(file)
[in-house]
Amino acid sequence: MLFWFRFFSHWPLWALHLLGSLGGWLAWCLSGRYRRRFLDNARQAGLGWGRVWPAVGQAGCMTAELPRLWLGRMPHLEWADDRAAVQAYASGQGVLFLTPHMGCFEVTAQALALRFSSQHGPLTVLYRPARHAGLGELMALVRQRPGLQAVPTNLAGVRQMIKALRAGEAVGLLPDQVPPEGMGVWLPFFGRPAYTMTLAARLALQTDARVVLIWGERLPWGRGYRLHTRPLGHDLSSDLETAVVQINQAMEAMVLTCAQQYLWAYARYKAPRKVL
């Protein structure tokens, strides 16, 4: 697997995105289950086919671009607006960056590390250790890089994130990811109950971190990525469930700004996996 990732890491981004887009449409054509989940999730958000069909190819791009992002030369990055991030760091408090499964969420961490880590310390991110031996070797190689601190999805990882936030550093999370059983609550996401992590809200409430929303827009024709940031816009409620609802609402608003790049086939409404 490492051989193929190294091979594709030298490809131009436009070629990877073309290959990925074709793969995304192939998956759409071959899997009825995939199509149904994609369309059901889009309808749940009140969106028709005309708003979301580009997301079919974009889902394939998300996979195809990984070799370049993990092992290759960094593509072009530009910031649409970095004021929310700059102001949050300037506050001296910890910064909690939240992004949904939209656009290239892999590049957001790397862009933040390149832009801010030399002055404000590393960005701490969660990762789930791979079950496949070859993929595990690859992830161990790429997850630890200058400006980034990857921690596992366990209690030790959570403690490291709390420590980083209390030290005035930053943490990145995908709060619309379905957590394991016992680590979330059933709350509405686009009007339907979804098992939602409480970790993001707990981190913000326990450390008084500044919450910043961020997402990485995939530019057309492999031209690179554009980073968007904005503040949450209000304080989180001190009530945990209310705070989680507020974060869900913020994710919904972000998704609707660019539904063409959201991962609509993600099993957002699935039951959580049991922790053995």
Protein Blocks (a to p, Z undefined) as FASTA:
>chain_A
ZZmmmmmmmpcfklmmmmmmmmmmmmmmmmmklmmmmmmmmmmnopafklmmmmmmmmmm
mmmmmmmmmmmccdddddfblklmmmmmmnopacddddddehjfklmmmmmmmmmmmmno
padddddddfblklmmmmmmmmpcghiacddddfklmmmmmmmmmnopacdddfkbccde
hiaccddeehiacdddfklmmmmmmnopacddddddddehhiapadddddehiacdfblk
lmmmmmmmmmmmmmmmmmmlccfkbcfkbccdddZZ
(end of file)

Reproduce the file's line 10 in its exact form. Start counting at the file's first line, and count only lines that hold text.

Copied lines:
lmmmmmmmmmmmmmmmmmmlccfkbcfkbccdddZZ